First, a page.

Government consultations are too short and implementation too slow, National Audit Office says

A report on the Compact by the spending watchdog says too many consultations last less than 12 weeks, the ideal length of time suggested in the agreement

National Audit Office
National Audit Office

The proportion of central government consultations running for less than 12 weeks more than doubled between 2011 and 2013, according to a report from the National Audit Office.

The spending watchdog’s report on central government’s implementation of the Compact, published yesterday, says that government departments have been slow to implement recommendations the NAO made in report published in January 2012, despite an apparent lack of widespread barriers.

The report says that 40 per cent of consultations run by nine government departments in 2011 ran for less than 12 weeks – the ideal length of time suggested in the Compact – but this proportion rose to 76 per cent in the period between July and December 2012, and to 81 per cent in the period from December 2012 to May 2013.

This was after the Cabinet Office published new consultation principles in July 2012 that said consultations of less than 12 weeks could be appropriate in some cases where meaningful engagement had already taken place with relevant parties.

The 2012 report said that departments needed to improve their implementation of the Compact, the voluntary agreement that sets out how public bodies and voluntary sector organisations should treat each other, and that there was more the Cabinet Office should do in its oversight of it.

The new report says that the Compact plays an important role in ensuring a positive relationship between government and the voluntary sector, and that the prominence and quality of the Compact statement made in the business plans of the 14 government departments studied has improved over the past two years.

It says that nine of the 14 departments included information in their 2013 business plans that went beyond the minimum set out in central guidance, compared with five in 2012.

But it says: "Looking across departments, progress in implementing our recommendations has been slow. We consider that progress against each recommendation in our 2012 report has been, at best, adequate.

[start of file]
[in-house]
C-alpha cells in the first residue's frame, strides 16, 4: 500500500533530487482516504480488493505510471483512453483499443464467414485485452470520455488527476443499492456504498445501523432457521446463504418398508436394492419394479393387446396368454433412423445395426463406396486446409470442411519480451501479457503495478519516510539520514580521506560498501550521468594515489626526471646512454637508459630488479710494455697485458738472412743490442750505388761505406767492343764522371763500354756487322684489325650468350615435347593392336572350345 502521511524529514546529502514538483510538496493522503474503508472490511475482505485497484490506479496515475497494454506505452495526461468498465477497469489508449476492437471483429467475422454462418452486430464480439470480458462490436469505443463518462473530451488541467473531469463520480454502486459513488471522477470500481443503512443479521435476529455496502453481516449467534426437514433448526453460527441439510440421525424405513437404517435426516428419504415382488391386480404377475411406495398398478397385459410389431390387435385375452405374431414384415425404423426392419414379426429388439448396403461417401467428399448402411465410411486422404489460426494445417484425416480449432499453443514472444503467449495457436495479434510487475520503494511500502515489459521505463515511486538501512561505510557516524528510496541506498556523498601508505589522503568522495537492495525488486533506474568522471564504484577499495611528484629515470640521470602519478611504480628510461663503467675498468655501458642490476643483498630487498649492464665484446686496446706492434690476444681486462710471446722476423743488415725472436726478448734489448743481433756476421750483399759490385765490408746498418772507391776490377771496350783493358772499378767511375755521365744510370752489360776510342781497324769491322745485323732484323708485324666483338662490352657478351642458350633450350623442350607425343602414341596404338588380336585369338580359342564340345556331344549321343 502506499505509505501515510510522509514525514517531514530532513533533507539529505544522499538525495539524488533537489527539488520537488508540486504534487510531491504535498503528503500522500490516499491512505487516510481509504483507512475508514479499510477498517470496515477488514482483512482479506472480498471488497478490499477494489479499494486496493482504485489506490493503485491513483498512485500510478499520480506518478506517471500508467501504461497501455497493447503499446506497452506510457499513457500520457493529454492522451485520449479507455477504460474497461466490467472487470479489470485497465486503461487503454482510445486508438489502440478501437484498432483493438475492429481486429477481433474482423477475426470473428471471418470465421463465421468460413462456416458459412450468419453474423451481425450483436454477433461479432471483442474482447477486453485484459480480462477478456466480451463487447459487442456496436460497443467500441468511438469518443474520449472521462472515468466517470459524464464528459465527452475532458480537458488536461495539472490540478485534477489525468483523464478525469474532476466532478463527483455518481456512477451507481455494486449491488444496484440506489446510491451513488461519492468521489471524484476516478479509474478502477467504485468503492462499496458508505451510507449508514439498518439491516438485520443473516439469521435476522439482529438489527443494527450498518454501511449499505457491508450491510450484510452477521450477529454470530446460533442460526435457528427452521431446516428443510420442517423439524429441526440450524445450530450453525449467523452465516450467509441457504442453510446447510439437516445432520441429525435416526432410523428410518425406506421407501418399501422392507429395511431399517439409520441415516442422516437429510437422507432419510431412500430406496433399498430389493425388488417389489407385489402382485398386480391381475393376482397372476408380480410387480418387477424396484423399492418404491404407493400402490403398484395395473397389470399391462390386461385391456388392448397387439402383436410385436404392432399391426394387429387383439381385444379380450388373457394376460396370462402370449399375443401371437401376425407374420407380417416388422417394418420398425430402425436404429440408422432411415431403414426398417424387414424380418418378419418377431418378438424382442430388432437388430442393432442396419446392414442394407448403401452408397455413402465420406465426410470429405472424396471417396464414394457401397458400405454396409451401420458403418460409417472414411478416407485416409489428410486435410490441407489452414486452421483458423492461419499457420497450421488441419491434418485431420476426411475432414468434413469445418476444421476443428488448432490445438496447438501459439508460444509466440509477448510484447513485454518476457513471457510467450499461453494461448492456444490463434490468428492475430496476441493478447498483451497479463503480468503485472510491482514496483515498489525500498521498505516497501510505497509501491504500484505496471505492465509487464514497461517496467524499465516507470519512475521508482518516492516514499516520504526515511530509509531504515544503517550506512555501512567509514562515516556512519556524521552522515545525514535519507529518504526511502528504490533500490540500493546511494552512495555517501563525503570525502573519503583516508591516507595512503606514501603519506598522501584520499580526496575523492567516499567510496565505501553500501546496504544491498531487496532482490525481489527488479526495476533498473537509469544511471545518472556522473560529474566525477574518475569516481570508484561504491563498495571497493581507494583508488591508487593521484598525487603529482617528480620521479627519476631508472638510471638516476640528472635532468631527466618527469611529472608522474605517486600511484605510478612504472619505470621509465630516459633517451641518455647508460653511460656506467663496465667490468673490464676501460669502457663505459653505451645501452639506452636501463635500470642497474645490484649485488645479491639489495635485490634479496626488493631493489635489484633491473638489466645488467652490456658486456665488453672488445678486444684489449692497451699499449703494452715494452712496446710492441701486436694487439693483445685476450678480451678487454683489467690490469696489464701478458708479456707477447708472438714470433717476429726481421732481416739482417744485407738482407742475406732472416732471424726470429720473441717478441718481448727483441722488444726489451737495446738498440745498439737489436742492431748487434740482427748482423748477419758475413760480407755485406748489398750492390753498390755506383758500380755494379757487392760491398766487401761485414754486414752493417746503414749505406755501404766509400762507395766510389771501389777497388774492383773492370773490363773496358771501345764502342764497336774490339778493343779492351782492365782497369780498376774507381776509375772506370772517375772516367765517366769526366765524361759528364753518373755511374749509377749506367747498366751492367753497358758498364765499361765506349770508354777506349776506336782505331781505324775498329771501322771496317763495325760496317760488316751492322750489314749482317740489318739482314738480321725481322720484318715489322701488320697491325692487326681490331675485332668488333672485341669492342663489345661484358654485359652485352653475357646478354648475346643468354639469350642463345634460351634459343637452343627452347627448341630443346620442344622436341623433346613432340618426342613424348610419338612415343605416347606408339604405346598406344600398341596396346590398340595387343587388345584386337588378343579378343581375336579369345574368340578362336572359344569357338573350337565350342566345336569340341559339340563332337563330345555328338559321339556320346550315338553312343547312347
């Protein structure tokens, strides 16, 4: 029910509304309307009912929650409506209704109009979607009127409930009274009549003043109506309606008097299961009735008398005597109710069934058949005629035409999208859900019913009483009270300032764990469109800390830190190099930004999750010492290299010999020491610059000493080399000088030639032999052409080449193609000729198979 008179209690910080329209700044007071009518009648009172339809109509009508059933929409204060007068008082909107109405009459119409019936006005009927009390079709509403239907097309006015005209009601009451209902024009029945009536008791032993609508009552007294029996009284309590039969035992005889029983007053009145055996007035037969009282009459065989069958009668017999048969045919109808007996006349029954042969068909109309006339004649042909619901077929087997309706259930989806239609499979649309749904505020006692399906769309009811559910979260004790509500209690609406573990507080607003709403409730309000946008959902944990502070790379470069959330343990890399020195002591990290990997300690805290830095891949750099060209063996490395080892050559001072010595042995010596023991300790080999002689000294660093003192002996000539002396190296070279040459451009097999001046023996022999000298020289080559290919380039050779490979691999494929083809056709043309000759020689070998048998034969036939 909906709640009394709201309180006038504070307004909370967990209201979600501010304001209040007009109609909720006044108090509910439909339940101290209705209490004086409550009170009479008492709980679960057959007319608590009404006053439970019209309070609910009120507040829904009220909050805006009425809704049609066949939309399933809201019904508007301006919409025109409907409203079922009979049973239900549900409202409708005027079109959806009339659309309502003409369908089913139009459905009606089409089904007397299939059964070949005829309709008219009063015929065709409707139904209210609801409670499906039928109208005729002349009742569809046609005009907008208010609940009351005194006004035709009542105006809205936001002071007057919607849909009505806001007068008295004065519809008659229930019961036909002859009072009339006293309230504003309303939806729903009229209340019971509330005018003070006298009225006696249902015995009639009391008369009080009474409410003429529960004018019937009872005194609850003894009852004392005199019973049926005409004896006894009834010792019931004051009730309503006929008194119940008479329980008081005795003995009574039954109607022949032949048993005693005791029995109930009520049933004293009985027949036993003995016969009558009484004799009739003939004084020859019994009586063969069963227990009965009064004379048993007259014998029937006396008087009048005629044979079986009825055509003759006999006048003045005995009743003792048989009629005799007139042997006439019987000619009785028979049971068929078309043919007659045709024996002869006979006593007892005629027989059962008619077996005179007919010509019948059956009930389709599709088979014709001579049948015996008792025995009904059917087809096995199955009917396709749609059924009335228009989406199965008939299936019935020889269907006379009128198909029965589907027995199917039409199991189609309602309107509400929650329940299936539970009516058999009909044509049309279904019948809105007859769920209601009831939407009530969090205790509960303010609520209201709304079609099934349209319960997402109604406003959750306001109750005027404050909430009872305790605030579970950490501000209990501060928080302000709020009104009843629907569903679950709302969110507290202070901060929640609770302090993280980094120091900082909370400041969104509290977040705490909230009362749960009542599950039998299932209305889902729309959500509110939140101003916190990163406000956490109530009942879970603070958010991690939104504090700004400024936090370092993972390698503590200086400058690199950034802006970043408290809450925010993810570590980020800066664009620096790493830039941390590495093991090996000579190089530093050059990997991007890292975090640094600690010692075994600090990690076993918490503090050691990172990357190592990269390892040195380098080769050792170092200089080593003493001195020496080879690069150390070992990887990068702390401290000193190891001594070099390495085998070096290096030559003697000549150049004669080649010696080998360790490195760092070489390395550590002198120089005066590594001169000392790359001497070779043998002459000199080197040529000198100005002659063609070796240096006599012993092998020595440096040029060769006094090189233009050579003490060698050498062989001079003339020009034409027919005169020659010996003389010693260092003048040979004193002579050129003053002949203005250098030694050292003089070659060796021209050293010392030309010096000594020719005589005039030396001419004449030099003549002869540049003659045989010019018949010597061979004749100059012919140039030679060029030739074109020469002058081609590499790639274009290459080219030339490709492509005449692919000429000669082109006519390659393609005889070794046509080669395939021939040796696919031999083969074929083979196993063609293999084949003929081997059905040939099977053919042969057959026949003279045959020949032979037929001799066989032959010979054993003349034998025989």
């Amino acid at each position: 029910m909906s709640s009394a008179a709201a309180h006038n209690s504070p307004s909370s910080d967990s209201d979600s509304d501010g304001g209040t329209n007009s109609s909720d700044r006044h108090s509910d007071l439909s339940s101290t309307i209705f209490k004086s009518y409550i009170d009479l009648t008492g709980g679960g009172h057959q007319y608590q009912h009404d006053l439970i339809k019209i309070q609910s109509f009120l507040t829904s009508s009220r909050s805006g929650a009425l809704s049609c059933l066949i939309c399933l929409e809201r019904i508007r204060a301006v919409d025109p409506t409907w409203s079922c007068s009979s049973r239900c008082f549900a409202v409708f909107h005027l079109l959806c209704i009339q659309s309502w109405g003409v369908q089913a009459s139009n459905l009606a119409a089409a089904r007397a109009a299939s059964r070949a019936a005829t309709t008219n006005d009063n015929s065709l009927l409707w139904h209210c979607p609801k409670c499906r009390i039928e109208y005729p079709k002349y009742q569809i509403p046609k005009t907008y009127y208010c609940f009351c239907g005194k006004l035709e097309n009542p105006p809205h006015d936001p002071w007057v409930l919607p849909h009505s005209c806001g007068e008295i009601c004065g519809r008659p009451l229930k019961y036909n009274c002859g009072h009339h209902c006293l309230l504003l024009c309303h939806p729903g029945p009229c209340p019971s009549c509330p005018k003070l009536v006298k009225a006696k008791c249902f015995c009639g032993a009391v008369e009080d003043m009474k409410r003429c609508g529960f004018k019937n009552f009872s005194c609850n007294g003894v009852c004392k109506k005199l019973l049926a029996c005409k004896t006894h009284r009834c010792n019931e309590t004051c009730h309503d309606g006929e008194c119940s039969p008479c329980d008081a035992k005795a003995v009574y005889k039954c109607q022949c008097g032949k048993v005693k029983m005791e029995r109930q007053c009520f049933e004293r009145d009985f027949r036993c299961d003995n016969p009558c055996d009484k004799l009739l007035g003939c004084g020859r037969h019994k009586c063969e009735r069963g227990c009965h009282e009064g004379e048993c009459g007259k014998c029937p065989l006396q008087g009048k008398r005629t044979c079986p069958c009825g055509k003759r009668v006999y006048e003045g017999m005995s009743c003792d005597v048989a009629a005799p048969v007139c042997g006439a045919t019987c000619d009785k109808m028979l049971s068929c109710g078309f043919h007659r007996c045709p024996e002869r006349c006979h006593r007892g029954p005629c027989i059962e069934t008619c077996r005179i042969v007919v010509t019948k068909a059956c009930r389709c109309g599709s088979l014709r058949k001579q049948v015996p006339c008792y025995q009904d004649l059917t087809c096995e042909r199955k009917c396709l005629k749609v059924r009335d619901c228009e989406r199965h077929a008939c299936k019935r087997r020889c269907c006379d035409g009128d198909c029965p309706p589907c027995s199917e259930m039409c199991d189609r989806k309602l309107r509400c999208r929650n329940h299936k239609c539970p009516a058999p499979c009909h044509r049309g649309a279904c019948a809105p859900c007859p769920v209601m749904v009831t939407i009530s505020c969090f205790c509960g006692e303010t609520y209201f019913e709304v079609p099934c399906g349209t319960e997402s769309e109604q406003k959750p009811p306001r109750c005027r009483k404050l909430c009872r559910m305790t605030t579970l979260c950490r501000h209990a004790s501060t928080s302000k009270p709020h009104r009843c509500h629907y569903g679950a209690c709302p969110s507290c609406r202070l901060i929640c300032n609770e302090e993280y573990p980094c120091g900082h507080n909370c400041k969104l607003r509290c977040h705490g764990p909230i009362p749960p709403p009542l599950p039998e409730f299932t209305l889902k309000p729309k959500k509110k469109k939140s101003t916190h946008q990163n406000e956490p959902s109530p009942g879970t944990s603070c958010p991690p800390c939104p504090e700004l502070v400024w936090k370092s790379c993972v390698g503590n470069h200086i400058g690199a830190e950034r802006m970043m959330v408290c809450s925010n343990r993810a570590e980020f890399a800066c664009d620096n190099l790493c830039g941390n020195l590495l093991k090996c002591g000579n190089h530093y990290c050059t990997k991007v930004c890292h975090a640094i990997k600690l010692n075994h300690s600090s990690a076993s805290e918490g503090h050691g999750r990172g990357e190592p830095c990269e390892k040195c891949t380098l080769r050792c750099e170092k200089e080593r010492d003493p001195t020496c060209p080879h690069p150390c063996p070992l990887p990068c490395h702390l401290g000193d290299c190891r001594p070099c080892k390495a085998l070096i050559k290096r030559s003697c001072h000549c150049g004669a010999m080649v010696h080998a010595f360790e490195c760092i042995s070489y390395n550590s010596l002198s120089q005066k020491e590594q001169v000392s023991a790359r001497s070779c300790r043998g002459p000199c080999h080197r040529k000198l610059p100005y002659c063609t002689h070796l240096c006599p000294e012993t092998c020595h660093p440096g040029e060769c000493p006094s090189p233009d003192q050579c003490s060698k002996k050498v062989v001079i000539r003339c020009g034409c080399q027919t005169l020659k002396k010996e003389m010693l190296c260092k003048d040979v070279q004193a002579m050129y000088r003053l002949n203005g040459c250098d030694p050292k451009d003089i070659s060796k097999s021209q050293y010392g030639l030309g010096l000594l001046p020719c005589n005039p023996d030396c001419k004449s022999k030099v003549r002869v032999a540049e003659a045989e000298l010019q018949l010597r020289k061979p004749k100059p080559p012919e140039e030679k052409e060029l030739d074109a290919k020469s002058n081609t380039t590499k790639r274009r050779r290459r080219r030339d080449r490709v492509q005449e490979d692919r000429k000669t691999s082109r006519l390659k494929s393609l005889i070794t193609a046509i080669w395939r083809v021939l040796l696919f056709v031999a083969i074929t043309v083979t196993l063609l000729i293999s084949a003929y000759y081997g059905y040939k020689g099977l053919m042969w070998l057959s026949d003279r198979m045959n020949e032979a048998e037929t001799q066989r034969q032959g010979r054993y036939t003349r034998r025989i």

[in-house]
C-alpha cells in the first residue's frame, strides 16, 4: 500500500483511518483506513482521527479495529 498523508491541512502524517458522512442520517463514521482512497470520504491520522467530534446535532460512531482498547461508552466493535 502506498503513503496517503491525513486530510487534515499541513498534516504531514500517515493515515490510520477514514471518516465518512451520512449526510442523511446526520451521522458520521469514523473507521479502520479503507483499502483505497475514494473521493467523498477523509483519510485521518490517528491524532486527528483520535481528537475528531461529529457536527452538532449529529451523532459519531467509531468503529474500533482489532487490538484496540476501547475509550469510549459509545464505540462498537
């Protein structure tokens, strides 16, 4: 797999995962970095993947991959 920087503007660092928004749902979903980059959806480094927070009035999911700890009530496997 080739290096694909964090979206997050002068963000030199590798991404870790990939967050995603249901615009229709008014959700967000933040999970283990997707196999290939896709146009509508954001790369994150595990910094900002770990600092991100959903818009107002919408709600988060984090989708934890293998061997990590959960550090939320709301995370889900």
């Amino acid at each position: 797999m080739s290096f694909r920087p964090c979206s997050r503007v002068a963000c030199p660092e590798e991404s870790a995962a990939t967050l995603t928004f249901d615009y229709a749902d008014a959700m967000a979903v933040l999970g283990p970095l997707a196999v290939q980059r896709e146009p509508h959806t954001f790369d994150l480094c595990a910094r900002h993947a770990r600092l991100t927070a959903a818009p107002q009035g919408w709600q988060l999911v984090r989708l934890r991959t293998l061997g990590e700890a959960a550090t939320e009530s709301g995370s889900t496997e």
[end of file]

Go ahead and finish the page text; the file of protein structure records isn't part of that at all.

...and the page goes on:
"Departments’ lack of progress in implementing the recommendations in our

2012 report is surprising, because they did not report widespread barriers to their implementation."

It says there was a lack of consensus about the factors that prevented implementation of the 2012 recommendations, but that the most commonly reported barrier was constrained resources.

It says that departments could in particular improve how they monitor and report their implementation of the Compact, review complaints procedures so that issues relevant to the Compact are directed to the correct team, and consider carrying out periodic reviews of their implementation of the Compact.

The report says that most departments have made little progress in strengthening their arrangements for monitoring Compact complaints.

But it says that the Cabinet Office has shown a continuing commitment to the Compact and has made good progress in implementing the 2012 recommendations, including setting up a cross-department Compact group and funding the representative charity Compact Voice to review and report on departmental business plan Compact statements.

The report’s recommendations include that departments should periodically review how they monitor their implementation of the Compact, and that the Cabinet Office should support departments by sharing best practice for handling Compact complaints.

A Compact Voice spokeswoman said that Compact implementation had improved considerably since the 2012 report, but there was more to be done.

She said it was worrying that departments were increasingly consulting for shorter periods and that Compact Voice continued to encourage meaningful engagement with relevant stakeholders.

"Compact Voice will continue to flag short timescales to departments that are raised as an issue with us by our members," she said. "We will continue to request that departments publish a rationale for these where they have not, and outline clearly how they have engaged with departments."

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